NFL players behaving badly is not a surprise, and Ward’s example doesn’t tarnish the Steelers’ reputation any more so than usual. What does tarnish the Steelers’ reputation? James Harrison.

“If that man was on fire and I had to piss to put him out, I wouldn’t do it,” Harrison told the magazine [about NFL commissioner Roger Goodell]. “I hate him and will never respect him.”

His other descriptions of the commissioner include an anti-gay slur, “stupid,” “puppet” and “dictator.”

This is from a Men’s Journal article in its August issue. I wish the reporter had probed Harrison a little more. Maybe ask him a question like, “So are there any circumstances under which you would use your own urine to save a man on fire? Seeing as this scenario is probably something you’re faced with frequently, of course.”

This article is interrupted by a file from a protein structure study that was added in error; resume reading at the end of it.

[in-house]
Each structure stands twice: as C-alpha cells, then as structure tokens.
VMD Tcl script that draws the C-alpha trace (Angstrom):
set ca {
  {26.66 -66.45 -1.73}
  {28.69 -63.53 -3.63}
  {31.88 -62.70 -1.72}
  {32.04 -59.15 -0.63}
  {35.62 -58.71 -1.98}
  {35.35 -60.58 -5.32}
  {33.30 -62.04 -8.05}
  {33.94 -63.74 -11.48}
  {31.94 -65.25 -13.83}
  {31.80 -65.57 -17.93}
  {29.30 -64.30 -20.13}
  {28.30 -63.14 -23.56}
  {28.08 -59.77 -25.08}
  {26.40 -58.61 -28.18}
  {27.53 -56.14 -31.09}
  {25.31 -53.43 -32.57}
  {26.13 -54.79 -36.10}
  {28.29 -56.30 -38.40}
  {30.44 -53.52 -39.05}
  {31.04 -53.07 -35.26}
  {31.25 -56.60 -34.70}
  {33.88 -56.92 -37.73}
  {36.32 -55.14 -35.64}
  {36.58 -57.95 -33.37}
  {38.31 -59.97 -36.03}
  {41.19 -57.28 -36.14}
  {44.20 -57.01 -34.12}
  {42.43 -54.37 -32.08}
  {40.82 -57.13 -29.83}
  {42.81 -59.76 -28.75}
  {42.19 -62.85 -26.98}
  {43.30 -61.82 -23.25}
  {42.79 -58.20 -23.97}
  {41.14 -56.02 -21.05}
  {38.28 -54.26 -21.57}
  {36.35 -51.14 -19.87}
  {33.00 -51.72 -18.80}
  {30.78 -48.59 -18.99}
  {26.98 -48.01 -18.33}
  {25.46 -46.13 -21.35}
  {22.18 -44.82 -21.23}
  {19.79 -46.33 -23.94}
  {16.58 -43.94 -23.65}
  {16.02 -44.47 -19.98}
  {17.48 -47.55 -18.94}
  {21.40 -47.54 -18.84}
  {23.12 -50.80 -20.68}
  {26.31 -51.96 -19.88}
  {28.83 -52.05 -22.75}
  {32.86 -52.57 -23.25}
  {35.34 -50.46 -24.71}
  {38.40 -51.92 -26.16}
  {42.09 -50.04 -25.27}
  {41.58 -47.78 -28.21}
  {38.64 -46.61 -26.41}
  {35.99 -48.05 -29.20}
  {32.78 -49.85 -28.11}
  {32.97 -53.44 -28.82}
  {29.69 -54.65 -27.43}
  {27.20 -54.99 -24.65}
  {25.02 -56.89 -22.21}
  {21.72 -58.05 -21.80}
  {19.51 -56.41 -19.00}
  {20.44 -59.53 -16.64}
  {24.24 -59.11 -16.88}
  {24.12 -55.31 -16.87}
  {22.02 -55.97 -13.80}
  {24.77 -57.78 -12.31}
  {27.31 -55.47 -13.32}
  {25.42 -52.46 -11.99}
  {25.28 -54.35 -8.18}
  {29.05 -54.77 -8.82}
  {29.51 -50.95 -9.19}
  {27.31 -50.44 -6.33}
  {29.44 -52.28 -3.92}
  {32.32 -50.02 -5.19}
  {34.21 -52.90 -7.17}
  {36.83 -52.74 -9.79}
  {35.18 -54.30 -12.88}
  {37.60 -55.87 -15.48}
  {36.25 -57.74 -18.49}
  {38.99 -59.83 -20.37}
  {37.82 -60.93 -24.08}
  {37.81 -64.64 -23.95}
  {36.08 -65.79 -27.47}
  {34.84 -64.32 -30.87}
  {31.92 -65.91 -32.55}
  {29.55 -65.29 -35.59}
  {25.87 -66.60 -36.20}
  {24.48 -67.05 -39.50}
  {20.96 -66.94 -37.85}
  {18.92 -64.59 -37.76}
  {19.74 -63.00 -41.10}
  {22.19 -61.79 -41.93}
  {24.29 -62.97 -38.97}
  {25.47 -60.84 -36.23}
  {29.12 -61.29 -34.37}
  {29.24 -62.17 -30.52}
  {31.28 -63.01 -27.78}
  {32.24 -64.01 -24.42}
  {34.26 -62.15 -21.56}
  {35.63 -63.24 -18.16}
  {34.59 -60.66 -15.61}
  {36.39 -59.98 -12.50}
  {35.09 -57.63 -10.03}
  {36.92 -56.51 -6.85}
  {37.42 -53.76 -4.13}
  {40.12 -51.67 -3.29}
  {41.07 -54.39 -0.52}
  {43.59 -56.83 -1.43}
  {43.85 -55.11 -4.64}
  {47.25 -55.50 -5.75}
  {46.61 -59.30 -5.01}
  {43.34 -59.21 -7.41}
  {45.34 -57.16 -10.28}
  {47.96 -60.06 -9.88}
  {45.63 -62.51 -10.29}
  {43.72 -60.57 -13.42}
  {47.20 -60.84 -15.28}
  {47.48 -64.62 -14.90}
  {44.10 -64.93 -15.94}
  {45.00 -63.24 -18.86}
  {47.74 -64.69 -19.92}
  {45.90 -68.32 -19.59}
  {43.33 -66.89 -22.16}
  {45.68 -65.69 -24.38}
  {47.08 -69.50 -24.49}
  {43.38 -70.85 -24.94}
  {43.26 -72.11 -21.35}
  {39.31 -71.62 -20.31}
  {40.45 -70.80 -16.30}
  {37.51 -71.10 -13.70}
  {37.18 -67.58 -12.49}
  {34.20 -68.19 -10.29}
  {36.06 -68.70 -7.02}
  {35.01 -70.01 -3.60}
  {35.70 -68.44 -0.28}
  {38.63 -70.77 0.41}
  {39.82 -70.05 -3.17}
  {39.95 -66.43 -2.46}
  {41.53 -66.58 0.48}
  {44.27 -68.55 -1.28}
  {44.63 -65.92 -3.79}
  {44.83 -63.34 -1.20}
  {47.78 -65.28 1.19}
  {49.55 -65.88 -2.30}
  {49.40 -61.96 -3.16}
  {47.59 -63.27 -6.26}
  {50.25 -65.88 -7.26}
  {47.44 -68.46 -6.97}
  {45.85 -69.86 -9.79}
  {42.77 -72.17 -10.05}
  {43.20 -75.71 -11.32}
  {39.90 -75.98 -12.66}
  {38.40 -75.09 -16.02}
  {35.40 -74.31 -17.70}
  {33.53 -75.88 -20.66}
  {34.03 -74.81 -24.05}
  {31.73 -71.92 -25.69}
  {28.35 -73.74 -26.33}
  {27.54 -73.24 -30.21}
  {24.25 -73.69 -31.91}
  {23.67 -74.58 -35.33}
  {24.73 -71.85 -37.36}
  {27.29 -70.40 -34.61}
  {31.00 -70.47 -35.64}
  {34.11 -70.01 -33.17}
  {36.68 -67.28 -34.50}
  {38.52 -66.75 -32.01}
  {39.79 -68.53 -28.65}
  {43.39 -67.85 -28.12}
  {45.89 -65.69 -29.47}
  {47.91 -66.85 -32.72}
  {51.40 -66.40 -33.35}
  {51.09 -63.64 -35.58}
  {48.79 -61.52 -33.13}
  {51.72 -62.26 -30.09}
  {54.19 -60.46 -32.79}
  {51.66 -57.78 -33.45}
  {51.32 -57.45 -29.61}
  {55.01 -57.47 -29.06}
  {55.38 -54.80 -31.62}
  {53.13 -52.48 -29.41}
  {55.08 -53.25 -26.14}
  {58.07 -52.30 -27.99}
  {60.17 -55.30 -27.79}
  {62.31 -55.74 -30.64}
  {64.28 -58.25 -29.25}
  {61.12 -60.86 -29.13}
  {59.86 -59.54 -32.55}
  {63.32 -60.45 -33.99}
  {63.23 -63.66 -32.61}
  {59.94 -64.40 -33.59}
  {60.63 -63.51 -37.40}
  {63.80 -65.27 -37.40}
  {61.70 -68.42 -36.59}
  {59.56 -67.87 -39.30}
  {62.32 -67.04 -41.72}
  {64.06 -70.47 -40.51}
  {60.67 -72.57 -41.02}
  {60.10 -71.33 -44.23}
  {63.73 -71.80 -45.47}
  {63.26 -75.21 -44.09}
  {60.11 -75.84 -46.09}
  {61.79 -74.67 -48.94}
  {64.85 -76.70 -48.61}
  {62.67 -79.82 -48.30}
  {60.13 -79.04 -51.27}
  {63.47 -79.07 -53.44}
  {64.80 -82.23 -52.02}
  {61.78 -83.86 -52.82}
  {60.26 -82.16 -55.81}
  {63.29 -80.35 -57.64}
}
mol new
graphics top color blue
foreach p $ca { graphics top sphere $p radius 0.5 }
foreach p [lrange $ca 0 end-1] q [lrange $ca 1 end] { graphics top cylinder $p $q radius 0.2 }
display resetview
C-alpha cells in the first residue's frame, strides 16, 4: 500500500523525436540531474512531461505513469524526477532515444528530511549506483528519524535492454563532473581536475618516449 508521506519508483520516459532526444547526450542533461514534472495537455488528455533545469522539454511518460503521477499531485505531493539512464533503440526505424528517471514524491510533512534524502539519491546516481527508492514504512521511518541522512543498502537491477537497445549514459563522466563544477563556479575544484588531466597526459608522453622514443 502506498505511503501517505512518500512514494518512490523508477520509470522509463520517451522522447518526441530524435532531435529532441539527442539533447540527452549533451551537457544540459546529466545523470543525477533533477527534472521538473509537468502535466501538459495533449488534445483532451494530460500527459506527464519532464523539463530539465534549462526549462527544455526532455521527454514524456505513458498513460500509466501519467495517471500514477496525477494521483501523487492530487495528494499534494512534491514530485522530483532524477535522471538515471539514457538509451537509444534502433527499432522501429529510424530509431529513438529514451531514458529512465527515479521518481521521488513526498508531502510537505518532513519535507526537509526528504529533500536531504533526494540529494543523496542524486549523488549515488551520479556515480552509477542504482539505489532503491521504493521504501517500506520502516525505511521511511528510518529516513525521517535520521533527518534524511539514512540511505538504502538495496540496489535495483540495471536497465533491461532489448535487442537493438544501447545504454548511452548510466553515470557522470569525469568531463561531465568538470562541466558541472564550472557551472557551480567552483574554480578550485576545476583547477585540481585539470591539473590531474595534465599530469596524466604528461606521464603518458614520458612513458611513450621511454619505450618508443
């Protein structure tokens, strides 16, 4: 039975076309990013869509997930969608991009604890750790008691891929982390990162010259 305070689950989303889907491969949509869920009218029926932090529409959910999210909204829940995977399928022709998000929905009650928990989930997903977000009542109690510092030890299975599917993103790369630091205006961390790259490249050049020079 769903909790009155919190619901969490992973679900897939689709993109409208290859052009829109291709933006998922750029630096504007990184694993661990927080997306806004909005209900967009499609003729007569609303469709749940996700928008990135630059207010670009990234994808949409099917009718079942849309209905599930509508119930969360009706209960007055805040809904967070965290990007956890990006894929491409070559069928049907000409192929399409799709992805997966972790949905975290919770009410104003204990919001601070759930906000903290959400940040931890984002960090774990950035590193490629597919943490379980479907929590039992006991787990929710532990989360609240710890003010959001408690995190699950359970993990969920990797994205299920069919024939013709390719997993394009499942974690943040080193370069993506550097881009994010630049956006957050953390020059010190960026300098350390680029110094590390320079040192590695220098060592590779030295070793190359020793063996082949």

Harrison has since apologized for some of his remarks, saying,

“I also need to make clear that the comment about Roger Goodell was not intended to be derogatory against gay people in any way. It was careless use of a slang word and I apologize to all who were offended by the remark. I am not a homophobic bigot, and I would never advocate intolerance of gay people.”

So, for the record, Harrison is not a homophobic bigot. But Roger Goodell is still a stupid puppet dictator who is also the devil. The gay and lesbian community must be thrilled to have Harrison’s endorsement.

In other Pittsburgh sports news, the Pirates are above .500! And we had two All-Stars, one more than the mandatory quota! The Buccos are a game out of first and might actually be buying at the trade deadline rather than throwing a fire sale. I guess it’s time to suspend the eighteen year pity party I’ve been throwing for myself.

Just imagine if they still had Jose Bautista.

(Whoops. I can’t help it. It’s just habit.)

Let’s! Go! Bucs!


1. We apologize for this joke’s Jay Leno level of lameness.